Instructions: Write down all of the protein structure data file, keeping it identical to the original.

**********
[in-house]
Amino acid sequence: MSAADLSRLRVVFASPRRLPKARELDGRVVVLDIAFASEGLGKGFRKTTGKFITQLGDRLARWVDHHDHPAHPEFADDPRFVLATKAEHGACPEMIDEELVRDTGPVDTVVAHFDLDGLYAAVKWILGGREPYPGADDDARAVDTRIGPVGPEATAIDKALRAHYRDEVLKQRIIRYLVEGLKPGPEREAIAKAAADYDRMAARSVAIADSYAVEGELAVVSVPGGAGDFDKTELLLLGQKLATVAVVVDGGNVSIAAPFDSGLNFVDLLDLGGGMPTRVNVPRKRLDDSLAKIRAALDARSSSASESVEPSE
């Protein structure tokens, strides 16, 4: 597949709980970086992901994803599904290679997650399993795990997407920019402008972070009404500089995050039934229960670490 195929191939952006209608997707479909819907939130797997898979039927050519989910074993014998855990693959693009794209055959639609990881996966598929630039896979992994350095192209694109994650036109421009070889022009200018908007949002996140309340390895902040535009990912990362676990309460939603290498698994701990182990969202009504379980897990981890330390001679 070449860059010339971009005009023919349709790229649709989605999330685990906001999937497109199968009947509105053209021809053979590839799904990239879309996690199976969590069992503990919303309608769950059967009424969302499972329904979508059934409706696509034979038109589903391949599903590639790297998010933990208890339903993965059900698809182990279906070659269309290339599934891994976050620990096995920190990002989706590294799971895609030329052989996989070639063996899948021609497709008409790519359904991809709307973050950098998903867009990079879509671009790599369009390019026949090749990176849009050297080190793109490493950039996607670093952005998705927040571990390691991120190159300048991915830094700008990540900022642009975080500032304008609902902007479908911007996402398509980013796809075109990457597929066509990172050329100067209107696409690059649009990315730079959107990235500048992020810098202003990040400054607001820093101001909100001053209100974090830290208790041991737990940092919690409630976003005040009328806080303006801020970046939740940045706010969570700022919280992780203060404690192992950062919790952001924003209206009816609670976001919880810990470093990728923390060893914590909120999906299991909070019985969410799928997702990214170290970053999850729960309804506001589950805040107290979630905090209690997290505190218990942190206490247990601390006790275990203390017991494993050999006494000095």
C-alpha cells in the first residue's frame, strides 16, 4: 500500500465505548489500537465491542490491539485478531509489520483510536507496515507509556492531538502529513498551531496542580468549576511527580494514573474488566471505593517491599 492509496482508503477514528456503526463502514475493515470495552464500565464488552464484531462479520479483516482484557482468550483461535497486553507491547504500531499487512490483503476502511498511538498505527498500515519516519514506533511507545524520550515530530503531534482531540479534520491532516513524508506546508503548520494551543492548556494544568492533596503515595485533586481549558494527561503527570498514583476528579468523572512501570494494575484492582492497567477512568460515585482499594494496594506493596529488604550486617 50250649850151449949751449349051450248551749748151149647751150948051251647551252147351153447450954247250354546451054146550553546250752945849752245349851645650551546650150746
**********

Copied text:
[in-house]
Amino acid sequence: MSAADLSRLRVVFASPRRLPKARELDGRVVVLDIAFASEGLGKGFRKTTGKFITQLGDRLARWVDHHDHPAHPEFADDPRFVLATKAEHGACPEMIDEELVRDTGPVDTVVAHFDLDGLYAAVKWILGGREPYPGADDDARAVDTRIGPVGPEATAIDKALRAHYRDEVLKQRIIRYLVEGLKPGPEREAIAKAAADYDRMAARSVAIADSYAVEGELAVVSVPGGAGDFDKTELLLLGQKLATVAVVVDGGNVSIAAPFDSGLNFVDLLDLGGGMPTRVNVPRKRLDDSLAKIRAALDARSSSASESVEPSE
């Protein structure tokens, strides 16, 4: 597949709980970086992901994803599904290679997650399993795990997407920019402008972070009404500089995050039934229960670490 195929191939952006209608997707479909819907939130797997898979039927050519989910074993014998855990693959693009794209055959639609990881996966598929630039896979992994350095192209694109994650036109421009070889022009200018908007949002996140309340390895902040535009990912990362676990309460939603290498698994701990182990969202009504379980897990981890330390001679 070449860059010339971009005009023919349709790229649709989605999330685990906001999937497109199968009947509105053209021809053979590839799904990239879309996690199976969590069992503990919303309608769950059967009424969302499972329904979508059934409706696509034979038109589903391949599903590639790297998010933990208890339903993965059900698809182990279906070659269309290339599934891994976050620990096995920190990002989706590294799971895609030329052989996989070639063996899948021609497709008409790519359904991809709307973050950098998903867009990079879509671009790599369009390019026949090749990176849009050297080190793109490493950039996607670093952005998705927040571990390691991120190159300048991915830094700008990540900022642009975080500032304008609902902007479908911007996402398509980013796809075109990457597929066509990172050329100067209107696409690059649009990315730079959107990235500048992020810098202003990040400054607001820093101001909100001053209100974090830290208790041991737990940092919690409630976003005040009328806080303006801020970046939740940045706010969570700022919280992780203060404690192992950062919790952001924003209206009816609670976001919880810990470093990728923390060893914590909120999906299991909070019985969410799928997702990214170290970053999850729960309804506001589950805040107290979630905090209690997290505190218990942190206490247990601390006790275990203390017991494993050999006494000095």
C-alpha cells in the first residue's frame, strides 16, 4: 500500500465505548489500537465491542490491539485478531509489520483510536507496515507509556492531538502529513498551531496542580468549576511527580494514573474488566471505593517491599 492509496482508503477514528456503526463502514475493515470495552464500565464488552464484531462479520479483516482484557482468550483461535497486553507491547504500531499487512490483503476502511498511538498505527498500515519516519514506533511507545524520550515530530503531534482531540479534520491532516513524508506546508503548520494551543492548556494544568492533596503515595485533586481549558494527561503527570498514583476528579468523572512501570494494575484492582492497567477512568460515585482499594494496594506493596529488604550486617 50250649850151449949751449349051450248551749748151149647751150948051251647551252147351153447450954247250354546451054146550553546250752945849752245349851645650551546650150746